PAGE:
The first text of the Justice and Security Bill has been published, after a prolonged campaign against secret justice that Big Brother Watch has been proud to be a part of.
While Justice Secretary Ken Clarke has been writing in the Daily Mail about how he has rolled back his plans from a Green Paper he admits was ‘too broad’ there are still serious issues with the contents of the draft Bill.
The important thing to note is that while plans for secret inquests have been dropped, the plans for secret courts remain alive and well.
Crucially, there remains no legislative provision for an individual to challenge the process. A minister makes an application to the court, and ‘the court must make such a declaration’ if the criteria set out are satisfied. On first reading, there is no ability to challenge in court that the criteria are not satisfied.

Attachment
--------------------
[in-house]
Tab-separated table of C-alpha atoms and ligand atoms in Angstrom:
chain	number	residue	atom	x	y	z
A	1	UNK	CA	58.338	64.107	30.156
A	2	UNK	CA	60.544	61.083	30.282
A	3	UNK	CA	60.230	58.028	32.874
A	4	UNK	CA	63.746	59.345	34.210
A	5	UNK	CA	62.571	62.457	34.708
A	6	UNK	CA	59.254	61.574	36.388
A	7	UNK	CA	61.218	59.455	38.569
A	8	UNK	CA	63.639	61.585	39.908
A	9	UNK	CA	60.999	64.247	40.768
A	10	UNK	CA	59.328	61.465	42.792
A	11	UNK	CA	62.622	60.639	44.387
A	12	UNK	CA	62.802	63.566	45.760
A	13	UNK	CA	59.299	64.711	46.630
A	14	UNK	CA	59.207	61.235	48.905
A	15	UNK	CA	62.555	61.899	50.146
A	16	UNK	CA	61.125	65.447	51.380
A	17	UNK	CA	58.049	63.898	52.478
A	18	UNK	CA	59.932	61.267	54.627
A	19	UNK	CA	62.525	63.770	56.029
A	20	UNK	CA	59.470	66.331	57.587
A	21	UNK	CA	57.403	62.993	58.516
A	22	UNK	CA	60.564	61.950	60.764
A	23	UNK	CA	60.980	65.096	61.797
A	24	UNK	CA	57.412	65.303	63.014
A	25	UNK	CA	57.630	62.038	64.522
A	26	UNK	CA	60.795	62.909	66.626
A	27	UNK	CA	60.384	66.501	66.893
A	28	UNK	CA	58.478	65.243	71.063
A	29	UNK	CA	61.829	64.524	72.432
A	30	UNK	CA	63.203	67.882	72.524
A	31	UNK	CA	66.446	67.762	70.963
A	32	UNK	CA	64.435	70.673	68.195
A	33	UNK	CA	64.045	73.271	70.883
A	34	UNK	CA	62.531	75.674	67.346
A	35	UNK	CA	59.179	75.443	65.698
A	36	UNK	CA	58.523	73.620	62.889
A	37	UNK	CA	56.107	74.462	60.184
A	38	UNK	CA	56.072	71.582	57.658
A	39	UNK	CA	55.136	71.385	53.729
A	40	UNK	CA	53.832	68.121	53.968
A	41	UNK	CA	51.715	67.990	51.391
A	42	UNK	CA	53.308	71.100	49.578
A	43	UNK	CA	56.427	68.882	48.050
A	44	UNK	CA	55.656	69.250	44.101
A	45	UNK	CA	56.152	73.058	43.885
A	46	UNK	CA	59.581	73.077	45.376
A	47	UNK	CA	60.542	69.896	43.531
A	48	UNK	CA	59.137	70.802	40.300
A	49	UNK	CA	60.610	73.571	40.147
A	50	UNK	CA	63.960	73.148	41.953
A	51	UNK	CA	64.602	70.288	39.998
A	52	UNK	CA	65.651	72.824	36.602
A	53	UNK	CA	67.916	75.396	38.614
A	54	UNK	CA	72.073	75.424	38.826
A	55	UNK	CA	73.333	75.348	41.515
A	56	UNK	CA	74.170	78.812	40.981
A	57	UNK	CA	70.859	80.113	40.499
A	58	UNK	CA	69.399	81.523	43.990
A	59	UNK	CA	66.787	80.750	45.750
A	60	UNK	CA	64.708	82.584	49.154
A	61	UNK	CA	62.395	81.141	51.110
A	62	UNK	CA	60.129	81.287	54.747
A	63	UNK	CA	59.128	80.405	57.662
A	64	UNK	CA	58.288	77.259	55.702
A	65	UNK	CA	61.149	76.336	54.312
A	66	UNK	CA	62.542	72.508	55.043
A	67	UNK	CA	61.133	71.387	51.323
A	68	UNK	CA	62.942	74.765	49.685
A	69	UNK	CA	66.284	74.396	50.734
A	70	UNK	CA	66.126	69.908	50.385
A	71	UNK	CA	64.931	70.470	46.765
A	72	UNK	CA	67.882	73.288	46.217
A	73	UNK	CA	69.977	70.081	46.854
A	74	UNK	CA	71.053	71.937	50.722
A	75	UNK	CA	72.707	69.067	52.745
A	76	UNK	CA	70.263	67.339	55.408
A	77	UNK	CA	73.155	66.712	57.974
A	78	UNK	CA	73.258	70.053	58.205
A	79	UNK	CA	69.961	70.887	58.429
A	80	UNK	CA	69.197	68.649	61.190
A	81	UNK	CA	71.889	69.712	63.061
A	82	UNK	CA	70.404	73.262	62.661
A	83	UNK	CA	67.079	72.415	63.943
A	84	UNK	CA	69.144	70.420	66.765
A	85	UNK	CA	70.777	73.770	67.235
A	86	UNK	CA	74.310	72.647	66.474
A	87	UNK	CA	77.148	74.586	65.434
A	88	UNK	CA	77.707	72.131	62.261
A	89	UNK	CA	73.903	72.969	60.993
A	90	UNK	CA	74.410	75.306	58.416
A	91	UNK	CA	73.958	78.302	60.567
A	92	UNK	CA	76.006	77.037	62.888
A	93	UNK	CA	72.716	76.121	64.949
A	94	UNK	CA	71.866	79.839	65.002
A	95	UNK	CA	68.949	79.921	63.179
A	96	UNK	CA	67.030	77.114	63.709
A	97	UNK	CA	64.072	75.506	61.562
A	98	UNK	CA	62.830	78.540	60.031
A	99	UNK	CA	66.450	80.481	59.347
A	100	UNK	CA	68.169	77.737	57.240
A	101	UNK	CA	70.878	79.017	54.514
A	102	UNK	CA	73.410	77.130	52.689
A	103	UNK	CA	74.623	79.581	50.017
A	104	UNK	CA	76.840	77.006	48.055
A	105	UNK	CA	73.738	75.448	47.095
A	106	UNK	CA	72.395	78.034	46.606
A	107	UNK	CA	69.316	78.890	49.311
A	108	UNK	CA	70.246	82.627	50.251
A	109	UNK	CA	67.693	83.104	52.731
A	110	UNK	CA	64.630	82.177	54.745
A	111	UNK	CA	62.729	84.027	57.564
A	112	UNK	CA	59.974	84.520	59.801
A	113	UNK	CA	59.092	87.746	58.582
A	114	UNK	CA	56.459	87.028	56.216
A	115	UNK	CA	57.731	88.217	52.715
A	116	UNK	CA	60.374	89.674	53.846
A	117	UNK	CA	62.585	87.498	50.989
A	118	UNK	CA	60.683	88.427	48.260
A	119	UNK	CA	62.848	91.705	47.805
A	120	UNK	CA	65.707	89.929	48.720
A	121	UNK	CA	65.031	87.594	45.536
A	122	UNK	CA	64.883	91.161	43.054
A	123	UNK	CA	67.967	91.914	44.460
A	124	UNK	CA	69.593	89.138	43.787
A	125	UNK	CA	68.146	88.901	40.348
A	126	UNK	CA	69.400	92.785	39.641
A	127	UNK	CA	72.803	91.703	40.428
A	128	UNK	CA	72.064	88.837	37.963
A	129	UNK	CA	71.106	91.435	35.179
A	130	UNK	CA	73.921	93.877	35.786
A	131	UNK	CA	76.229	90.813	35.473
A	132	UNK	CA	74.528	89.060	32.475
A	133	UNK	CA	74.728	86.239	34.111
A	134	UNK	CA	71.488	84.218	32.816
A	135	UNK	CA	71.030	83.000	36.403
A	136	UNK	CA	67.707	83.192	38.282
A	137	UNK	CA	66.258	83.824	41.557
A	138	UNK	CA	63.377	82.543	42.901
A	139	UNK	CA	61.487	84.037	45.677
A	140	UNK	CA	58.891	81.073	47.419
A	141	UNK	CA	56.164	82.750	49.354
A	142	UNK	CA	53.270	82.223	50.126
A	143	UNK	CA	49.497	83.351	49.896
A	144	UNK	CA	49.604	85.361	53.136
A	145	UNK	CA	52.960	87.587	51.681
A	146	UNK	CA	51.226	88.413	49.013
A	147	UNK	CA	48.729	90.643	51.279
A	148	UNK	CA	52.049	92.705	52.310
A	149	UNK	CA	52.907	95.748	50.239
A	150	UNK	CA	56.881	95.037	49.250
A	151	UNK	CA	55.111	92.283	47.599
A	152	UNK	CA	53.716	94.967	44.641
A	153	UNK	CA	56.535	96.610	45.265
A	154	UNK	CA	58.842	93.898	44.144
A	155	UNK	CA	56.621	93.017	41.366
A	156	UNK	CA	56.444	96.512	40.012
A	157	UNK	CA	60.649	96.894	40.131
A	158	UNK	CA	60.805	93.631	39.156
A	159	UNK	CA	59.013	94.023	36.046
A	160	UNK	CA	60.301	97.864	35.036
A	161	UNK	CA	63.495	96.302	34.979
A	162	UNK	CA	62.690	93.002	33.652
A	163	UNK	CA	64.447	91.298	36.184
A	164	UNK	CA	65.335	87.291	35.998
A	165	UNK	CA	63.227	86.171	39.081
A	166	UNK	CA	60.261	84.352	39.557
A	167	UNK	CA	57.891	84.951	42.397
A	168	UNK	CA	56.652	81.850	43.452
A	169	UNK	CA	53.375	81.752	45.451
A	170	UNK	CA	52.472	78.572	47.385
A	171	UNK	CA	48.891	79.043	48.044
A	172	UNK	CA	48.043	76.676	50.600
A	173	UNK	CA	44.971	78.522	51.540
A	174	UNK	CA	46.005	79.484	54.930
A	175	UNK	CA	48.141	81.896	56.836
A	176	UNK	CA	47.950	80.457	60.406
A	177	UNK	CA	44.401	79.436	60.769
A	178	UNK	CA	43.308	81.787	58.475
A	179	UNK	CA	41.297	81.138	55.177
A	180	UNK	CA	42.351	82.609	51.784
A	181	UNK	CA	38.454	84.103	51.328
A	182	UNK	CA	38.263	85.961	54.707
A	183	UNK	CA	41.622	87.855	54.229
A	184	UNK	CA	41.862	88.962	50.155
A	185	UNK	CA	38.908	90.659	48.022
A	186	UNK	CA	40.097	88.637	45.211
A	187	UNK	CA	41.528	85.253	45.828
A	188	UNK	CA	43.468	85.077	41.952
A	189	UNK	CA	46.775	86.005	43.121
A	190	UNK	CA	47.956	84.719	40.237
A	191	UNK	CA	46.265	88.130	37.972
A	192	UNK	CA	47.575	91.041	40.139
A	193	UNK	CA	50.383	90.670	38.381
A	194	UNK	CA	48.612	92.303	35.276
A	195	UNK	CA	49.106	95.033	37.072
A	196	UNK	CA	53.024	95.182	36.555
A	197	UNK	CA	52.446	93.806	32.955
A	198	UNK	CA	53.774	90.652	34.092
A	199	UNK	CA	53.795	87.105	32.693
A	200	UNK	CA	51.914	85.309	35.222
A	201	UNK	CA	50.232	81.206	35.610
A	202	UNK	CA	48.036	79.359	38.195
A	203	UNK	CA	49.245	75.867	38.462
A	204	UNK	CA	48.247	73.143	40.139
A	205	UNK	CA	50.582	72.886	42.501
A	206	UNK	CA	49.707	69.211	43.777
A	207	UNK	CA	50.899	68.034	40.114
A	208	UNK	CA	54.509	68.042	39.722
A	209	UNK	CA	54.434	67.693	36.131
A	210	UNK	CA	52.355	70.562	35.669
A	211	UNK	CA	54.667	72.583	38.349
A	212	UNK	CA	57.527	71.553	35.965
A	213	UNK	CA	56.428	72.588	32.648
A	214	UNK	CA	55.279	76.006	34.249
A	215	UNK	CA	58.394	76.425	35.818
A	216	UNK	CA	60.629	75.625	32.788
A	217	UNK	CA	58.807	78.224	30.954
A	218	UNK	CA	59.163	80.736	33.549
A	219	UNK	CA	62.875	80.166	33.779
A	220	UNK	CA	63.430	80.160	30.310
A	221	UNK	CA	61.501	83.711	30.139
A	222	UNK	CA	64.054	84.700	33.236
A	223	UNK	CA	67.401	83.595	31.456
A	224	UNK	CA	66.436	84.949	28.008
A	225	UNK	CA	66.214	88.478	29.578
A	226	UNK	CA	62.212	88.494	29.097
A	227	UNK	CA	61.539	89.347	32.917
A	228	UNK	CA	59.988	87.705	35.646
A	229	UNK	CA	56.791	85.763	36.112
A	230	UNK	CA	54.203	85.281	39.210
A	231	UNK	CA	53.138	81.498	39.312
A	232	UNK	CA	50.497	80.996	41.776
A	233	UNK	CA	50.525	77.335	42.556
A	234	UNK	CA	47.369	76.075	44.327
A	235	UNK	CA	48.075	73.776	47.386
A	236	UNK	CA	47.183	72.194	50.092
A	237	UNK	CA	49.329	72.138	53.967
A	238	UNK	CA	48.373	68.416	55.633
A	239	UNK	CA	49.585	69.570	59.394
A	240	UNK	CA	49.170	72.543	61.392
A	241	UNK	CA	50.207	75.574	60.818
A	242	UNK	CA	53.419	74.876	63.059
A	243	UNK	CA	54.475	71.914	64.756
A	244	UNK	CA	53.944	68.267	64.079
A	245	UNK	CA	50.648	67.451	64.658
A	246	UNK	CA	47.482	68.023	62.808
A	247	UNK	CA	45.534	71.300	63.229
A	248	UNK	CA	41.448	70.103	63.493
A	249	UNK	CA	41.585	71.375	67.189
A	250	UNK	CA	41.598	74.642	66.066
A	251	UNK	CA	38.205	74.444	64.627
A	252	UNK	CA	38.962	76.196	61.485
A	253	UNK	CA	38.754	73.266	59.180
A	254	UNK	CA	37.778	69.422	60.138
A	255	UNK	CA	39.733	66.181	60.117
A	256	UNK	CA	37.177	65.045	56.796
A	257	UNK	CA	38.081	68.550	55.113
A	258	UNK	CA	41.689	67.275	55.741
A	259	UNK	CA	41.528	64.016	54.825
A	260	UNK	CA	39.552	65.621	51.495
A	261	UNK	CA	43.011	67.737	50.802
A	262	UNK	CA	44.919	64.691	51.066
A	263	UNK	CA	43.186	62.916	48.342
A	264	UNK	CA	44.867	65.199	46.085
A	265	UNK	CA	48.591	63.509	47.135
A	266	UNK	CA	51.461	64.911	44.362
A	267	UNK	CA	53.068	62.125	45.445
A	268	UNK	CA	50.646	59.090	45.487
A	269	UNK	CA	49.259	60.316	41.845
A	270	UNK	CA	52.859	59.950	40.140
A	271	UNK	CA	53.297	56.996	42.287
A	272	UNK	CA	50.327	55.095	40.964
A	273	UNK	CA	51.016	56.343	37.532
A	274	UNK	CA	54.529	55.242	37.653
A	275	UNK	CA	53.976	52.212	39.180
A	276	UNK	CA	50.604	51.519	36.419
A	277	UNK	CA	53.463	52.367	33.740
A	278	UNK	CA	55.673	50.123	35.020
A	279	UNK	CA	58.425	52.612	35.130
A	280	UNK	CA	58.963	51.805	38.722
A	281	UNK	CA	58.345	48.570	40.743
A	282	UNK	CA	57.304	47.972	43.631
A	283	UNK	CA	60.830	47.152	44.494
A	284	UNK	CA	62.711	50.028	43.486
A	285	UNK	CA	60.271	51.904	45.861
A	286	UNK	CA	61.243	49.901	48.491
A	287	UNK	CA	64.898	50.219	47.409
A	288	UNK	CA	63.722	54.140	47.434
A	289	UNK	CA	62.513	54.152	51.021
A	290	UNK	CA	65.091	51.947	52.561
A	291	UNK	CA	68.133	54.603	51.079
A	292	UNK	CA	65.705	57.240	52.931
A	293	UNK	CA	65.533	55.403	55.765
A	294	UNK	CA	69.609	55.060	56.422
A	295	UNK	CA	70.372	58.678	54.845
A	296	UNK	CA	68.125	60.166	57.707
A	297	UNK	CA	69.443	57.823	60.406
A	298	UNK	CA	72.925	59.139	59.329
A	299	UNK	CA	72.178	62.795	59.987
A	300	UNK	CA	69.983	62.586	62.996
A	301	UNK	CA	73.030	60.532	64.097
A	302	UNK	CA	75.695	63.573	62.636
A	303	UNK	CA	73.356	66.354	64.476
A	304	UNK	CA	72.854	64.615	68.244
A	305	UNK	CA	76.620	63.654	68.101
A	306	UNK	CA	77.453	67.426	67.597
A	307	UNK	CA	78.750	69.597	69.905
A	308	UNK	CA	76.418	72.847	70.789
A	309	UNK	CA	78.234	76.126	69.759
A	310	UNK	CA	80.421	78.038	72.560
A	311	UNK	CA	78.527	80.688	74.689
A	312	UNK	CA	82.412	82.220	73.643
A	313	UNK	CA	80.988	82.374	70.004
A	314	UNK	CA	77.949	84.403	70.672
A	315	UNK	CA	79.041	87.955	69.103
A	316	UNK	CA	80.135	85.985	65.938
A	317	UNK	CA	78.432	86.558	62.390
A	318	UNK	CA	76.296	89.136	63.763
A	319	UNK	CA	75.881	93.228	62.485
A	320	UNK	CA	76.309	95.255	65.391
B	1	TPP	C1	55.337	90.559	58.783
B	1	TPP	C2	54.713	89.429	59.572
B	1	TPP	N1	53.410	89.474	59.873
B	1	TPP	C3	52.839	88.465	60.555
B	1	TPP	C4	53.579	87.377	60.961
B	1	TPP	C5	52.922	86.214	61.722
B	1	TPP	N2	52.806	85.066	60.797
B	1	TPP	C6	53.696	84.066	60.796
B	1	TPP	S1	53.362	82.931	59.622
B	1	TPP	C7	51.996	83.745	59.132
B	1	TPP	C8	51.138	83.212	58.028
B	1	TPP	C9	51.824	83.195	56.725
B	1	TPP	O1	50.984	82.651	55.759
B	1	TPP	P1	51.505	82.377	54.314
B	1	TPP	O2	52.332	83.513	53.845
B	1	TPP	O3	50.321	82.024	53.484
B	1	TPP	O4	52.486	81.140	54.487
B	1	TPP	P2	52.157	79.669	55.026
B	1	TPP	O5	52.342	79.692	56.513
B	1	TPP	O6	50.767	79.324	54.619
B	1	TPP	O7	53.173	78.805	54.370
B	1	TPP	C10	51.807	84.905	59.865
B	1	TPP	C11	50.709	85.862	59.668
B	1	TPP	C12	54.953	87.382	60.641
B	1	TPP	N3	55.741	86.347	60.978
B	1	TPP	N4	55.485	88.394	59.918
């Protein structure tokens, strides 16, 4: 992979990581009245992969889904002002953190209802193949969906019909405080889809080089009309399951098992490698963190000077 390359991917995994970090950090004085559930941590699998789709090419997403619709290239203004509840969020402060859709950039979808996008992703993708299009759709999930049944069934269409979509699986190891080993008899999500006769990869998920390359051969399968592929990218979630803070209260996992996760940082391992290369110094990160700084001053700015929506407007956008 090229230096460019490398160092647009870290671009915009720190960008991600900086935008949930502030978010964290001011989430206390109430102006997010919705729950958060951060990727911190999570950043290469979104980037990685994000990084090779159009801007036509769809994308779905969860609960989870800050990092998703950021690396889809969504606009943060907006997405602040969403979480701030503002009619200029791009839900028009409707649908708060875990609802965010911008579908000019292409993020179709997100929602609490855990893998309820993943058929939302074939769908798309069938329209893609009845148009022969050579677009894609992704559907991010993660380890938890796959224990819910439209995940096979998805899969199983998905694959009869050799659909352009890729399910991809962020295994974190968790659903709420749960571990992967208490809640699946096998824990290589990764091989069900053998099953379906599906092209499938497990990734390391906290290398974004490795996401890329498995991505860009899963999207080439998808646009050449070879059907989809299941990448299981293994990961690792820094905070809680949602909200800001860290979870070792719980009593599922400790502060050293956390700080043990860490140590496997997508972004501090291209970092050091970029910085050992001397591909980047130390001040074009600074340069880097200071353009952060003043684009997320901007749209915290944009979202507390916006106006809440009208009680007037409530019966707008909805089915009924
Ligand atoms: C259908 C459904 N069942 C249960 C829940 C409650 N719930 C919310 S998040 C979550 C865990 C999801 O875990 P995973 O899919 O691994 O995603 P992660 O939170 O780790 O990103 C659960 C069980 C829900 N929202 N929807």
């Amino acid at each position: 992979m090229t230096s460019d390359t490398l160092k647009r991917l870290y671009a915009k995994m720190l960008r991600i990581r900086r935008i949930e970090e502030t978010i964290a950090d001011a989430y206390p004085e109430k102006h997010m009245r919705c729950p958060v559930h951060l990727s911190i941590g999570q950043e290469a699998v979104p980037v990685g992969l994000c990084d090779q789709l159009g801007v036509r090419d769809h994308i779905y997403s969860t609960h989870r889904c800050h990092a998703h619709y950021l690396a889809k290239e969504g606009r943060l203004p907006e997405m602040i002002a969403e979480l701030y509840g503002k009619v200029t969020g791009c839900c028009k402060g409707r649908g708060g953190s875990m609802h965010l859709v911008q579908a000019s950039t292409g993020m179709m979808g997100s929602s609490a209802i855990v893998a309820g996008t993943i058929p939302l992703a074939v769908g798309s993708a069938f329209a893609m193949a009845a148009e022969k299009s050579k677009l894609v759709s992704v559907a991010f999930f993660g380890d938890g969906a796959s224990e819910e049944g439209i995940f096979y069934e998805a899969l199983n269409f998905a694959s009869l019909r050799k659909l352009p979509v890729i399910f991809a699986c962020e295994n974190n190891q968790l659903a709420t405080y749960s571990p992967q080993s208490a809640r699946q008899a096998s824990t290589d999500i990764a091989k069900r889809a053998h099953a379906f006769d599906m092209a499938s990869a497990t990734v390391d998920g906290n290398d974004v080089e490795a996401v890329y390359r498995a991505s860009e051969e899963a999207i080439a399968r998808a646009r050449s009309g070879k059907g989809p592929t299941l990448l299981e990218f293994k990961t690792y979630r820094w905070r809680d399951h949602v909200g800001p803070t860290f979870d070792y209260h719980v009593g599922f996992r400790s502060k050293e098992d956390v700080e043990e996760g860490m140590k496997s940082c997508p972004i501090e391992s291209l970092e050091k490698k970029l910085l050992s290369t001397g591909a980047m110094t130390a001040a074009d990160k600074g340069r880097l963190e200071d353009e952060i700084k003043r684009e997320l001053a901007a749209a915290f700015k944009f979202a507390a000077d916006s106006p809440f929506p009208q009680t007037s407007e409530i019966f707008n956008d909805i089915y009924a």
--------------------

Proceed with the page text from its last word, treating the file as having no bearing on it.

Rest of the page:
Essential safeguards are still glaringly absent from the Bill, which would allow evidence of wrongdoing by the security services to be withheld with impunity. There is no obligation for the court to consider the public interest when agreeing for evidence to be heard in secret, nor for the judge to question the scope of the evidence to be heard behind closed doors.
Increased Parliamentary oversight of the intelligence services is to be welcomed, however the Bill remains a direct attack on the principle of open justice, and it is regrettable Ken Clarke did not bring forward a white paper prior to allow further discussion of these exceptionally sensitive matters.